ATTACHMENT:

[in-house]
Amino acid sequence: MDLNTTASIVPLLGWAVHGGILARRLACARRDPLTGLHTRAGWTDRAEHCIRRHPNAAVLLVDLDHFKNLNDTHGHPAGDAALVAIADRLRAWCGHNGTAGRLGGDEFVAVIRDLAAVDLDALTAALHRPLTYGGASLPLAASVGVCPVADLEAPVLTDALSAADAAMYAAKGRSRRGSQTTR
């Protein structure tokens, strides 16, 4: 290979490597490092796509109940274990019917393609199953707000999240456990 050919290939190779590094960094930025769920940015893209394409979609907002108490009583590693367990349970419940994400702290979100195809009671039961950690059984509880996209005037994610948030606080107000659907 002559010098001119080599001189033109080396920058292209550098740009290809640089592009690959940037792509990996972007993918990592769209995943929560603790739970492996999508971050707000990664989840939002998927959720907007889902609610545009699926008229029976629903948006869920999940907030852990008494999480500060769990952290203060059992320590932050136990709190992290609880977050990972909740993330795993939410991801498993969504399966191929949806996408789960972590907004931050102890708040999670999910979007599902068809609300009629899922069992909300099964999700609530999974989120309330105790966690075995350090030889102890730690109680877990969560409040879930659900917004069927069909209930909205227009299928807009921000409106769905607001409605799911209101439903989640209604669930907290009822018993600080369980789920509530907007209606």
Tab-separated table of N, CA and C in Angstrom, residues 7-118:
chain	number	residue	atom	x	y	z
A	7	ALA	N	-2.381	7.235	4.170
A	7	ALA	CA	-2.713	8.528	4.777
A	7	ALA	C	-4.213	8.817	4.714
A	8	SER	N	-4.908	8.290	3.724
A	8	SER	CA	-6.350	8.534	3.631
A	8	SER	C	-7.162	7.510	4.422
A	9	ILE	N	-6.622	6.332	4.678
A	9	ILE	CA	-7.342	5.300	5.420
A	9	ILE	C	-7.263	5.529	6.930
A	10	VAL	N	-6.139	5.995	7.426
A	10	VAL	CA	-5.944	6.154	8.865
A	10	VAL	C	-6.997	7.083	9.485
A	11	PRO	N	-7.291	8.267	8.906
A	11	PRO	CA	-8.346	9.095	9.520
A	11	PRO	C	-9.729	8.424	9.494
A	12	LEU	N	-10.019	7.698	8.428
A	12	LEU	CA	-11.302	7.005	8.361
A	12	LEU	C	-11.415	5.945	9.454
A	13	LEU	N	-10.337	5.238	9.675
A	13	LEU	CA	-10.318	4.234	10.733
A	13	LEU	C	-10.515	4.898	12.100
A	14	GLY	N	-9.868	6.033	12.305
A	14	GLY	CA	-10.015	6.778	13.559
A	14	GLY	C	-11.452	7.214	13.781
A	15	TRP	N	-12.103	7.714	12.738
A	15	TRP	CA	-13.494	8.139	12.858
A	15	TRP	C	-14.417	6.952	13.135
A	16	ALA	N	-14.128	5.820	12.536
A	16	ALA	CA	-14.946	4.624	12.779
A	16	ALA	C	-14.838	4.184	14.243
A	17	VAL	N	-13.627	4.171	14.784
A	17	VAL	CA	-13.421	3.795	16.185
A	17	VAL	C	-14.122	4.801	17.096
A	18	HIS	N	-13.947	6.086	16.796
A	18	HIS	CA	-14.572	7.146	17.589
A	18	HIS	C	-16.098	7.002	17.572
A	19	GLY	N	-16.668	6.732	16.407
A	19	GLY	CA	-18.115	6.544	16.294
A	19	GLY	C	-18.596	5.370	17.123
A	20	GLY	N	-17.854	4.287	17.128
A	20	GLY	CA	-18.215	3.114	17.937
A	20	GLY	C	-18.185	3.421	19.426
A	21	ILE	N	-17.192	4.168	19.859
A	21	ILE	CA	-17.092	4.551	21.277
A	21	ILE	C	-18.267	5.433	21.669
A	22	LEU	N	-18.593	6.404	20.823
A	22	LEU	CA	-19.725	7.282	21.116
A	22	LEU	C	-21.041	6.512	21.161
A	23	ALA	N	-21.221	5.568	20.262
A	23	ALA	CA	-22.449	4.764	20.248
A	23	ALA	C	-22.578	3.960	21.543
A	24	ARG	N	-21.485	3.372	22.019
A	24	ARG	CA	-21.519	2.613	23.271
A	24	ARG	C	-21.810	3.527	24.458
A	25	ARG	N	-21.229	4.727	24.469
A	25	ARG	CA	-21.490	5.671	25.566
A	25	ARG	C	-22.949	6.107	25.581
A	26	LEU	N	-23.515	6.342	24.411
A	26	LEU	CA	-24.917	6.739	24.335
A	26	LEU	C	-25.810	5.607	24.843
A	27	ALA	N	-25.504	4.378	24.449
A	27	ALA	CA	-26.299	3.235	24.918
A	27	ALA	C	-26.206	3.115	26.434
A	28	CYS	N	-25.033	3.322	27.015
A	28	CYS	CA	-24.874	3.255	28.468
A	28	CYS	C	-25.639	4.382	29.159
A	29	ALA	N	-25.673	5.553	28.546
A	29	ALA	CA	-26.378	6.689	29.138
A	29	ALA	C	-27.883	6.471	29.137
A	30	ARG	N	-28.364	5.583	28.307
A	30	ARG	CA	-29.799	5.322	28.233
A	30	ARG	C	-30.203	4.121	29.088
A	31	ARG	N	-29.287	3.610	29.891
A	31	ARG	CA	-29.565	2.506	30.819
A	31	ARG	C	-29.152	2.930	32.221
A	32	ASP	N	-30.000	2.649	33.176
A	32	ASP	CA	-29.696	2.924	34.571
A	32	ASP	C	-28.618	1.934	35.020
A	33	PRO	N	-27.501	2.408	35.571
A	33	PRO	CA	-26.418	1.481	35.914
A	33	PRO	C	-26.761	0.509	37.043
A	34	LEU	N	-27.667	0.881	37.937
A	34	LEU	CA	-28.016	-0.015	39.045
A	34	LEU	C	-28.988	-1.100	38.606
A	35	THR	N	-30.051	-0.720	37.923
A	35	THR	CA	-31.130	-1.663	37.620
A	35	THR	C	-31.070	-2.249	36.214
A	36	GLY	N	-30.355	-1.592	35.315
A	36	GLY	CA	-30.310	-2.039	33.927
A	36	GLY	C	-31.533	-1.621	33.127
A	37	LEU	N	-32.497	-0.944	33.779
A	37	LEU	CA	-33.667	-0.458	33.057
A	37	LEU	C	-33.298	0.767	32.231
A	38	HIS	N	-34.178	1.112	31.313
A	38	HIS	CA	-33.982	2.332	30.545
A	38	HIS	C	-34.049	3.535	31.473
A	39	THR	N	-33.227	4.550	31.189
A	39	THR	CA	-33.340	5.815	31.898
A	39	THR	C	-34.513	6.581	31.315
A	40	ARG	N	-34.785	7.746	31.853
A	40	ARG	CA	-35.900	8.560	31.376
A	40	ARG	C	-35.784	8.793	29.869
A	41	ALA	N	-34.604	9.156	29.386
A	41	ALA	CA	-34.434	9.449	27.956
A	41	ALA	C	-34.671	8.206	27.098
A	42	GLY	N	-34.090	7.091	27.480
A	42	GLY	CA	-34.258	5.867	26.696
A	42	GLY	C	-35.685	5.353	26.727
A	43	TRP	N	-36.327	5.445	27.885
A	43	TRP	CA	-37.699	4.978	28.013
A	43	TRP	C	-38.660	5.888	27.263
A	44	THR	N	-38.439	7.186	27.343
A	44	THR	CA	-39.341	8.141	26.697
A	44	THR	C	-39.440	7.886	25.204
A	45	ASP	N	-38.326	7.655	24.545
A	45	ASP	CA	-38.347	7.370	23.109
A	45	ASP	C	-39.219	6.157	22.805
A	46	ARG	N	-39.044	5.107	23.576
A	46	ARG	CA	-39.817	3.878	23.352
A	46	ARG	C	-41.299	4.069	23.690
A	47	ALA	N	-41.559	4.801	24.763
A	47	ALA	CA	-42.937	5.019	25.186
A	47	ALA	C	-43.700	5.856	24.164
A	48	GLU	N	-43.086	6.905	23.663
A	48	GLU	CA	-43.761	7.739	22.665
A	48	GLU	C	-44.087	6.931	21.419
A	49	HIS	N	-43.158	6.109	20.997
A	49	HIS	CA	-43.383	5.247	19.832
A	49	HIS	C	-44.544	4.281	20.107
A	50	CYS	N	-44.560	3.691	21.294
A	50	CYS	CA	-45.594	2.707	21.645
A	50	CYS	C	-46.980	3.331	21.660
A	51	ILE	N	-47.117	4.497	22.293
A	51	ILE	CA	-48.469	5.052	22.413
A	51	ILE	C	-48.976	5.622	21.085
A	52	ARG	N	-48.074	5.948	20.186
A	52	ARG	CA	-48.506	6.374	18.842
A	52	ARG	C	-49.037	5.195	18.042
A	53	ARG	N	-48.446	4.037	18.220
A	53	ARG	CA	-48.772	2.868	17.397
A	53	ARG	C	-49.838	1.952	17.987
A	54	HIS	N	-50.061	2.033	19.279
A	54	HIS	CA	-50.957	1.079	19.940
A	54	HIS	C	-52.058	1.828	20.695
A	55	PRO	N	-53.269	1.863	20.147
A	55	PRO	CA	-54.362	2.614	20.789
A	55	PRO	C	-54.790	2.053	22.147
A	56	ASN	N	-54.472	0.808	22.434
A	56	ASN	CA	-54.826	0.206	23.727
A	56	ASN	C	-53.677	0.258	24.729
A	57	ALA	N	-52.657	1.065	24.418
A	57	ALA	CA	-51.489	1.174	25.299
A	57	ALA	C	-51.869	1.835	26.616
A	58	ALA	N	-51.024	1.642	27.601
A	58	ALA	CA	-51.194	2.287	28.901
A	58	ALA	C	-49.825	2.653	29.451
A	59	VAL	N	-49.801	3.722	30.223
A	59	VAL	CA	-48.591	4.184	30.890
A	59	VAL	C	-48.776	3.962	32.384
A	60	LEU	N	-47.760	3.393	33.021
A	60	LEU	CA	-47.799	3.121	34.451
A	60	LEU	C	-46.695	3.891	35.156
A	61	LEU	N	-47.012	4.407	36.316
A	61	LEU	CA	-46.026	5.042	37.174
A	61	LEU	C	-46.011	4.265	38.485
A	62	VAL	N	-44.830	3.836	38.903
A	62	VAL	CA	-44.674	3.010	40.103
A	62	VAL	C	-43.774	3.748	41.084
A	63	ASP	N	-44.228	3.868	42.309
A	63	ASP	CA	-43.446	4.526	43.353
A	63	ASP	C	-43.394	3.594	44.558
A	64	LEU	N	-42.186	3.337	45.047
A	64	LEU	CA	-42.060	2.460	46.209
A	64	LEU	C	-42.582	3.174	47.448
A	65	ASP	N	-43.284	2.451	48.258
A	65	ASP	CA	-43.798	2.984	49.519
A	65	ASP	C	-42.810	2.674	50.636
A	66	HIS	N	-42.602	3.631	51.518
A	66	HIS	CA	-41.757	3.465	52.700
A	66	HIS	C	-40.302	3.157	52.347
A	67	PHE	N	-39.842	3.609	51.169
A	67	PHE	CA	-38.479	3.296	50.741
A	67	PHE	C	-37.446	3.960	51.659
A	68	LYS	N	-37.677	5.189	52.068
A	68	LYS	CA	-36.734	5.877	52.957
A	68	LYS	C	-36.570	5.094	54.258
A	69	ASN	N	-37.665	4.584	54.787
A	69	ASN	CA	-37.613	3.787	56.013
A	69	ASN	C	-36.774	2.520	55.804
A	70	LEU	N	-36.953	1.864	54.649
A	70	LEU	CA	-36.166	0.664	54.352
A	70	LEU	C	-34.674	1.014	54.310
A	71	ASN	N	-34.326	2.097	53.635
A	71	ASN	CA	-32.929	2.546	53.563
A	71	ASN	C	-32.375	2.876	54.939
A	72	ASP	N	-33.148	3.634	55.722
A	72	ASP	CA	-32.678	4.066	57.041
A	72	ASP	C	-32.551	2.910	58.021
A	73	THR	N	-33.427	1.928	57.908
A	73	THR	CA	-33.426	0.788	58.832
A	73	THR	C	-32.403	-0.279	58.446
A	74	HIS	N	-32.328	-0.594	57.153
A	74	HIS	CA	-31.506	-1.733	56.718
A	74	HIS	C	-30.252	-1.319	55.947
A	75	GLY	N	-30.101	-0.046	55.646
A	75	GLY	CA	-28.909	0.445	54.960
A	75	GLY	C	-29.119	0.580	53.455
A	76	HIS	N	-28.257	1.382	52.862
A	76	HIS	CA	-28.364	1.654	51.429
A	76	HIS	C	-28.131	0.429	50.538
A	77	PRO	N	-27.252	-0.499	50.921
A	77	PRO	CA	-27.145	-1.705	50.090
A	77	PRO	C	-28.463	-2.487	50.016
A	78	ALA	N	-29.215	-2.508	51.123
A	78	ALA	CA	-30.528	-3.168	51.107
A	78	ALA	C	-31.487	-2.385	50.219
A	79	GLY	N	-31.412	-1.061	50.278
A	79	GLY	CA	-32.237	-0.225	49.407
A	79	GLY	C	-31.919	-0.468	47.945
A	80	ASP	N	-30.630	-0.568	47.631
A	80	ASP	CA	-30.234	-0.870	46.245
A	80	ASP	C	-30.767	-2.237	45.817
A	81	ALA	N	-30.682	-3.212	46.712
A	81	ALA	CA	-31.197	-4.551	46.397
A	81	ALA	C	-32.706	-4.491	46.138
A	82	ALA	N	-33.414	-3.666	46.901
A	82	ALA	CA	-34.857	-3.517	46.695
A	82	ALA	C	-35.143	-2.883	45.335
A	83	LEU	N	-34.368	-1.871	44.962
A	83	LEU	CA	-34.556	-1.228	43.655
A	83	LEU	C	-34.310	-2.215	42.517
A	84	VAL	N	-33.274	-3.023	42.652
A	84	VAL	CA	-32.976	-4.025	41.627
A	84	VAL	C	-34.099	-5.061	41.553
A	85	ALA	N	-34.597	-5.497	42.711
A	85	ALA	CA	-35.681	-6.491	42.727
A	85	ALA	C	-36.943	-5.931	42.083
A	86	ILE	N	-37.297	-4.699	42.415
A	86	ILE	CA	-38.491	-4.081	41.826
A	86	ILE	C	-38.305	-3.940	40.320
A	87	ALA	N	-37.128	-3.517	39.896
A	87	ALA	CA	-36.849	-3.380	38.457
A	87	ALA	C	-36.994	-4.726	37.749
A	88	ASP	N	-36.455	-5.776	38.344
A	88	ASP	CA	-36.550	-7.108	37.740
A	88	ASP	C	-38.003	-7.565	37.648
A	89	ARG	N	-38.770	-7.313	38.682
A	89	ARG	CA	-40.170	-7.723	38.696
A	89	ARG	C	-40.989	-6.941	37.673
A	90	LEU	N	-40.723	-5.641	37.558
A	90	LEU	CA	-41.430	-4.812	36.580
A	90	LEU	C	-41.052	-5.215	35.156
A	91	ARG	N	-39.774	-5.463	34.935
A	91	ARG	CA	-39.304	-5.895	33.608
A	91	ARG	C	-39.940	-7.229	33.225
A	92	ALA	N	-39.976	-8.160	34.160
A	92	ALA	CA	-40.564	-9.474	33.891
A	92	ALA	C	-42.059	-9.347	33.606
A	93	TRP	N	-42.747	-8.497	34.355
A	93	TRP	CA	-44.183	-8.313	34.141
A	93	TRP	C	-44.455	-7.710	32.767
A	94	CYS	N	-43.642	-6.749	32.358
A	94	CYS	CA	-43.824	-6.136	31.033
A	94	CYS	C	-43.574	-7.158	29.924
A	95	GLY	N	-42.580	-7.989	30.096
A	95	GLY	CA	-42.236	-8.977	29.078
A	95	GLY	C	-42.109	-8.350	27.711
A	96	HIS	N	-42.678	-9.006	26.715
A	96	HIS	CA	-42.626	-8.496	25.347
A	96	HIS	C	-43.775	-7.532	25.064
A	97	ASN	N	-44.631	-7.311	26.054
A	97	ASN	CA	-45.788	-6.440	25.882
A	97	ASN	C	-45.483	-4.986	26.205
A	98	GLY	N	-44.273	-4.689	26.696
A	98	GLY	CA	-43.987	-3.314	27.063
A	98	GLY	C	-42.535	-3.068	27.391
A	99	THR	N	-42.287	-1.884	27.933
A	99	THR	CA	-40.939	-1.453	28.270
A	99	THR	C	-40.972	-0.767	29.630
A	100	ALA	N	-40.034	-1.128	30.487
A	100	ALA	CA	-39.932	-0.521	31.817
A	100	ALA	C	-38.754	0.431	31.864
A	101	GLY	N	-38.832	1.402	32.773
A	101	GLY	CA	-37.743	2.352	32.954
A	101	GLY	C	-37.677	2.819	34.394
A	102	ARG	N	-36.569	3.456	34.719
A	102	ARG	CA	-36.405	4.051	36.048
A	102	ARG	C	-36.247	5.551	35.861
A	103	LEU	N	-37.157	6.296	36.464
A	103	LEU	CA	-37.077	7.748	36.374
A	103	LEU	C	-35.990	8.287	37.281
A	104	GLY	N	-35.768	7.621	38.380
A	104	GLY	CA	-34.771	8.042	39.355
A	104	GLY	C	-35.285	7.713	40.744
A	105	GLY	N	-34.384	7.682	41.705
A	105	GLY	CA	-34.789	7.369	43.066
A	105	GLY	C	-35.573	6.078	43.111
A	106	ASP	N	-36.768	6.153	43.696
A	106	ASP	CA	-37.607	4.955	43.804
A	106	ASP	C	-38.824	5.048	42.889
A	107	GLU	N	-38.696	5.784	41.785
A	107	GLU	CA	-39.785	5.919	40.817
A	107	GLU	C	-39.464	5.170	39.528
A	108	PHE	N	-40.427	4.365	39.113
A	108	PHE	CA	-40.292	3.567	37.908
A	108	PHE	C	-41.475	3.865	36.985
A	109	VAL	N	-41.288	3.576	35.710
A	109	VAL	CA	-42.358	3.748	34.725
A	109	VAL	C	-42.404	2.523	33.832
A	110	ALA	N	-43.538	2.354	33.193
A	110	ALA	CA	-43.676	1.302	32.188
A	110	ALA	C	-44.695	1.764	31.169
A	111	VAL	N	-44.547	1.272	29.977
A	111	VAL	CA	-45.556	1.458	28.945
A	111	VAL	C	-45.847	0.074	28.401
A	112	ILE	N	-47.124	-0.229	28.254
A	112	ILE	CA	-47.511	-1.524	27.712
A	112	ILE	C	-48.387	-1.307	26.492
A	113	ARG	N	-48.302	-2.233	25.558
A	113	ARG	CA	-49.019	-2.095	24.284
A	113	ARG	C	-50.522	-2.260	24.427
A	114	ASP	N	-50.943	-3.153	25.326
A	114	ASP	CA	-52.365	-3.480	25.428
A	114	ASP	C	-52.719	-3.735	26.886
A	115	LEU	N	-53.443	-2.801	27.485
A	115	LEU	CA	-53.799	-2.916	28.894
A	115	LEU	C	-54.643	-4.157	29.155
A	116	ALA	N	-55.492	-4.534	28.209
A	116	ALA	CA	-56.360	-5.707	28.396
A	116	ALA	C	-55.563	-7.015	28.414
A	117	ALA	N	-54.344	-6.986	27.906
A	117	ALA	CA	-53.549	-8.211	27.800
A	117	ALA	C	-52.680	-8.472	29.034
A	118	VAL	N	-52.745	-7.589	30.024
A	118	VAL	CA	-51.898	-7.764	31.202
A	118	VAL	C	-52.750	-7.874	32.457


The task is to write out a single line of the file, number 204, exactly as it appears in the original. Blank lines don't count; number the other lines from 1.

A	73	THR	N	-33.427	1.928	57.908